As your development team moves to Microsoft .NET-based projects, your documentation efforts for both your end users and developers should follow. Your current documentation plan is a start, but the introduction of .NET means your technical writers and documentation development efforts must be adjusted.

Typically, a documentation plan is like a project plan and/or requirements document for the technical documentation that is being developed to accompany a software product. It includes guidelines for the documentation structure, format, scheduling, and delivery methods.

Microsoft .NET Framework, user documentation, and online help
The Microsoft .NET Framework does not specify any particular help file format for user documentation. However, the Microsoft HTML Help format is the industry-accepted standard for online help solutions.

Moving to “DocumentationPlan.NET”
DocumentationPlan.NET is not an actual product. I made up the name to emphasize the fact that your documentation will have to upgrade to .NET just like the Microsoft programming languages that have been upgraded to the .NET environment. Microsoft programming shops belonging to the Microsoft developer programs need to update skill sets for both programmers and technical writers so that both groups can deliver .NET-based applications.

To meet the additional needs of .NET, your documentation plan should grow to encompass elements including:

  • Documentation needs of mobile users, including the presentation of text and graphics
  • Online help formats that are accessible across a variety of platforms, including traditional PC Web browsers, PDAs, wireless Web-enabled phones, and other Web-enabled devices
  • Tools for porting print documentation to online formats

While online help is indeed an investment that is sometimes ignored by companies developing software, the mobility element of Microsoft .NET means that users aren’t going to be adequately served and supported by carrying around print documentation with their PDA or other mobile device from which they access applications. The cross-platform and mobility focus of Microsoft .NET has its biggest impact on documentation plans because cross-platform compatibility and mobility are still new ground to many development and documentation organizations.

Additional specific client and user needs aren’t going to be discovered on a technical writer mailing list or in the latest book from a technical writing luminary. Your end users will dictate these needs. For organizations moving to mobile computing for the first time, this is especially true. PDAs and Web-enabled phones may already be standard tools of the trade for the early adopters; less tech-savvy users may need to access a .NET-based application via a mobile device.

As a result, it’s going to take cross-functional efforts on the part of the following staff members:

  • Product managers and/or business analysts who have worked on the customer requirements for the .NET-based product and have insight into customer needs for user assistance, such as documentation and training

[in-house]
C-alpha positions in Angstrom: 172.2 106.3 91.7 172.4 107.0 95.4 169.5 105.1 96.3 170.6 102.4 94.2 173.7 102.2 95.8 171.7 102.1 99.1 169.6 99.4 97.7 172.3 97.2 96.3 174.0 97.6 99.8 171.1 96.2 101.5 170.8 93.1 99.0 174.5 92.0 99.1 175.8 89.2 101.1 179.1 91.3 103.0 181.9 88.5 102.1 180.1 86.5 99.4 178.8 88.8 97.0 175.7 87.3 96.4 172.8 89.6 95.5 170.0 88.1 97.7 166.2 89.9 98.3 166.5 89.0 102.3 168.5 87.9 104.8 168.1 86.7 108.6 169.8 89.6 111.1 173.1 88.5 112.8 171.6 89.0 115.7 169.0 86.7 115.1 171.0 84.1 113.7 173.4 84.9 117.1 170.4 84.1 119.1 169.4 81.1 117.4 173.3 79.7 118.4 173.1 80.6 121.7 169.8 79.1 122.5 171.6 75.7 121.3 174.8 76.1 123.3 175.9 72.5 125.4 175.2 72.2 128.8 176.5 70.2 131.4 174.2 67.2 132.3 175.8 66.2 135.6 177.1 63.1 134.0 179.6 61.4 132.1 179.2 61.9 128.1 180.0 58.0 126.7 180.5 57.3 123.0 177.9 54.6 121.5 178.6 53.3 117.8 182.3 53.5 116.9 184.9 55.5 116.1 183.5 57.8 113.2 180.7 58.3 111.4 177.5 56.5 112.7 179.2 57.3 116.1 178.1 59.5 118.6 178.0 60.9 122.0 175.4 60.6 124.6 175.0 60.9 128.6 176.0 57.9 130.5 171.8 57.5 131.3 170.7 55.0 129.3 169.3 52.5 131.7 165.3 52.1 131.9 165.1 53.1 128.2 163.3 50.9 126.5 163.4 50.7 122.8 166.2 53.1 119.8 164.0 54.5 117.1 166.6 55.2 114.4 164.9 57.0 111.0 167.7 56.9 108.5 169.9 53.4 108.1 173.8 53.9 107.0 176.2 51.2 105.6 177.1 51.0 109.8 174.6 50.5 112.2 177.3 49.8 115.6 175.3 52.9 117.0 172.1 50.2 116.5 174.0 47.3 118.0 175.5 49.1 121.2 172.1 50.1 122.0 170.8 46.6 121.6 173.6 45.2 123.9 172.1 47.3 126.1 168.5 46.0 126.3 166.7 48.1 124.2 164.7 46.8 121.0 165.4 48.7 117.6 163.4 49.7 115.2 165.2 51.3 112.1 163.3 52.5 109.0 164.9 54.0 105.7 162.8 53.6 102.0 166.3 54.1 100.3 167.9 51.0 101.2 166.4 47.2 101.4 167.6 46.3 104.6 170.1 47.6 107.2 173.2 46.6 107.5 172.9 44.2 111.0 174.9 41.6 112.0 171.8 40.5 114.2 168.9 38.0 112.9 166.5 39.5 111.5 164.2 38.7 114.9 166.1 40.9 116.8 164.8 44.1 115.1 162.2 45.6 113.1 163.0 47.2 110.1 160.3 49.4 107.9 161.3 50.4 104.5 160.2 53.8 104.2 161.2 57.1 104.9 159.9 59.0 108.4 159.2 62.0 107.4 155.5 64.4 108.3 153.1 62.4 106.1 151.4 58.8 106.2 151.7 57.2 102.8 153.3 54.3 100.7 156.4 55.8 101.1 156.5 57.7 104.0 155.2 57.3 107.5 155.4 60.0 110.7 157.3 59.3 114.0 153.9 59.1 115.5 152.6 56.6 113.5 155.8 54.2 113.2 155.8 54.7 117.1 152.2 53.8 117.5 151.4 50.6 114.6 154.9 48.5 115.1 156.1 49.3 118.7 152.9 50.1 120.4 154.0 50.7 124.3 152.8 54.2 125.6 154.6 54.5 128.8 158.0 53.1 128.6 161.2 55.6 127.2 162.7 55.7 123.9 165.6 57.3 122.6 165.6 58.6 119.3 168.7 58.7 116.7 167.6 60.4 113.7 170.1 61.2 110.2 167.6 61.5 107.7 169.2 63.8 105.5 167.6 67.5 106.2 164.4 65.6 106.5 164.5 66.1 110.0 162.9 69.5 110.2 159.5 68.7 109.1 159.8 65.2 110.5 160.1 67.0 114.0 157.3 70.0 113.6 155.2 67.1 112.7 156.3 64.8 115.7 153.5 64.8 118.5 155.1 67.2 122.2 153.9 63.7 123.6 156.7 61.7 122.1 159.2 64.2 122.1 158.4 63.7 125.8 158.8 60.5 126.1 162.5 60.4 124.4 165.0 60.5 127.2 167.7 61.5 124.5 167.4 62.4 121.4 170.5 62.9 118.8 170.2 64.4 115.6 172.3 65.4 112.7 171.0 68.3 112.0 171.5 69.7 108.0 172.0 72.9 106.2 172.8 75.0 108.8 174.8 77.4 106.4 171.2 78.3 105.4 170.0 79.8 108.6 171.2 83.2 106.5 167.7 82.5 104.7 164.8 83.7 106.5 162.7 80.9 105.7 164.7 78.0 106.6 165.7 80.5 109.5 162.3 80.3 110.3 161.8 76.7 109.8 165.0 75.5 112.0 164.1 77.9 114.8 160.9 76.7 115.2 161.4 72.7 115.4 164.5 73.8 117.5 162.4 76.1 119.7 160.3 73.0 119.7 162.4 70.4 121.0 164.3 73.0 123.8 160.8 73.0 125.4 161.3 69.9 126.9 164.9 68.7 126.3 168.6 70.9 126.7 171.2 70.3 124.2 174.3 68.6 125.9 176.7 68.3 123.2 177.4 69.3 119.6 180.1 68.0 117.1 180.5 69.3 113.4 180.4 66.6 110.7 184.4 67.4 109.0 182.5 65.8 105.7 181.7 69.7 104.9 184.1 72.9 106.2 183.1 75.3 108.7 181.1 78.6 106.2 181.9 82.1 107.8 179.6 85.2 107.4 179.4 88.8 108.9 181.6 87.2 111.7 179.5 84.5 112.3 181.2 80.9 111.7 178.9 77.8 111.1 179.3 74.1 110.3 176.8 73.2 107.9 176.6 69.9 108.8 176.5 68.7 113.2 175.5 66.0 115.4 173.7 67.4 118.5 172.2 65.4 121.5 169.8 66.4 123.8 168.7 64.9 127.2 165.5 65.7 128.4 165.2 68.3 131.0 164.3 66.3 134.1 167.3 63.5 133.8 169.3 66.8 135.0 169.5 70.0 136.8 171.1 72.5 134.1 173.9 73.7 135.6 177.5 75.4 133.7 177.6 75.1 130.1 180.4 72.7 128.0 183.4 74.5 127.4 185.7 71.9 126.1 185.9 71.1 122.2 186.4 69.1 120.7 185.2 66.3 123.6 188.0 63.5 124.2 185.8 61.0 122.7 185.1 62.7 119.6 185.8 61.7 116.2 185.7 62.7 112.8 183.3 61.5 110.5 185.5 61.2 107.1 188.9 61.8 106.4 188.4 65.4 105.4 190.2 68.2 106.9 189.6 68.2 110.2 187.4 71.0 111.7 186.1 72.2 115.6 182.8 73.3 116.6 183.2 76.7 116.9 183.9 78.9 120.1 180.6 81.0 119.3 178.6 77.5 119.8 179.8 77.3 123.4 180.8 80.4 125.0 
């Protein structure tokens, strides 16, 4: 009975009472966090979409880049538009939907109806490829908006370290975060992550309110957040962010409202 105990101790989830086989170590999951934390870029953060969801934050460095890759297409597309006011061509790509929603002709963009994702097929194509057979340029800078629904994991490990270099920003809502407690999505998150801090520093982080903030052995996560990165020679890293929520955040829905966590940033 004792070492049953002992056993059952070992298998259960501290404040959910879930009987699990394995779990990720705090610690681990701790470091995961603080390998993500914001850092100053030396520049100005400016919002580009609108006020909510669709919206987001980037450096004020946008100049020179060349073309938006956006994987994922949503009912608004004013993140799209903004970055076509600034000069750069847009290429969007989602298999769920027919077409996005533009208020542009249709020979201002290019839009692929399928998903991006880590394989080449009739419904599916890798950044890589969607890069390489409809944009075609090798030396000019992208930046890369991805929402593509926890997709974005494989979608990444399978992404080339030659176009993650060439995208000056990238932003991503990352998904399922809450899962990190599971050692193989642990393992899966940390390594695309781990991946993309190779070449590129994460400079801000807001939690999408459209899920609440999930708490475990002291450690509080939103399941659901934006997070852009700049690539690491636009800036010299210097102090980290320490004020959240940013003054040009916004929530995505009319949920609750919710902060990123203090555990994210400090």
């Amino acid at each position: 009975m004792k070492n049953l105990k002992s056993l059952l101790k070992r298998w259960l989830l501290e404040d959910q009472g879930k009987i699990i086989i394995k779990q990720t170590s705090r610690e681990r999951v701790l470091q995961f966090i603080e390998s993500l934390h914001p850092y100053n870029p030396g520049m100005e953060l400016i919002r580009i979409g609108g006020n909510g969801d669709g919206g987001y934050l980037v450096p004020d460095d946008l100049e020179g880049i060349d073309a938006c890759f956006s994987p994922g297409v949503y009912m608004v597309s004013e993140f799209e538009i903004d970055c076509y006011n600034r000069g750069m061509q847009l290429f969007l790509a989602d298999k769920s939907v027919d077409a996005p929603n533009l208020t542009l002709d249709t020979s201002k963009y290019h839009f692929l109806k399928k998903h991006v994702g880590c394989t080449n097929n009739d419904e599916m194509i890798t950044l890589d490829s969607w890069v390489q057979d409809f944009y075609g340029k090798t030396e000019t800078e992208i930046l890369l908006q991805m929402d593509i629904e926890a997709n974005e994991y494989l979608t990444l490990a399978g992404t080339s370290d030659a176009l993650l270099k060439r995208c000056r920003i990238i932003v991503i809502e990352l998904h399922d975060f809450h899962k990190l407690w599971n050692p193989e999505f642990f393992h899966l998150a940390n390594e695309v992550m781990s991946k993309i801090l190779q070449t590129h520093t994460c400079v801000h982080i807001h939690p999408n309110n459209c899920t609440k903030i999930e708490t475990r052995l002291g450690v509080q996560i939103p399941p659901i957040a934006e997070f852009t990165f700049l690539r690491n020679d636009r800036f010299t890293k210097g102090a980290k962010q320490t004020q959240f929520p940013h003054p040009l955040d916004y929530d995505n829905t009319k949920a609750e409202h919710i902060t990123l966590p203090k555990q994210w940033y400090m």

• Technical writers and analysts who take the user documentation online in a medium required for customer access
  • QA staff who test the online help via the various devices used by customers accessing the application

Embracing new cross-platform help development tools
Just like programmers, technical writers can become comfortable with their tools. But the move to .NET often requires the introduction of new documentation tools and methods. The increased need for online help accessible via multiple platforms is often the biggest impact .NET delivers to an existing documentation plan.

The Web services-based nature means online help is the best platform for user assistance and training. Online help can be made available to .NET application users through one of the following methods:

  • Server-based HTML or Web-based help: Such server-side documentation can either be a home-rolled solution or developed with a tool such as eHelp’s RoboHelp Enterprise, which is based on RoboHelp and lets you develop server-based vs. application-based online help solutions.
  • HTML help served from the application itself: There are a variety of tools already available, some of which may already be in your shop.
  • Web help: Either served from the application or from the server side.

Embracing XML and ASP.NET
If your documentation plan does not encompass XML and ASP.NET, your documentation should grow to accommodate it. While the usage of XML and ASP.NET may be transparent to the end users of the application, your software development lifecycle and architectural documentation must address it.

This can take multiple paths, including:

  • Documenting the XML DTD of the application.
  • Documenting ASP.NET code, including general project information, COM objects, and other elements composing the ASP.NET elements of your development project. There are a number of automated documentation tools, such as Living Doc, that automate this chore.

Embracing mobile users
While PDAs have grown in use and popularity, there may be some technical writers and analysts who are not familiar with the PDA environment. Additionally, the functionality of mobile phones is growing in leaps with Web-enabled phones.

If your documentation efforts also extend into end-user training, then you are going to have to meet the needs of classroom and, often, online training, a key strategy for mobile workers. There are tools, such as RoboDemo from eHelp, that enable you to build on-screen tutorials and presentations that run on Pocket PC-based PDAs and can also be accessible from the Web.

Meeting the .NET user documentation challenge
To adjust a documentation plan to meet additional .NET documentation requirements, your user documentation will require some changes and strategy to accommodate the multiple platforms supported by Microsoft .NET and the user community.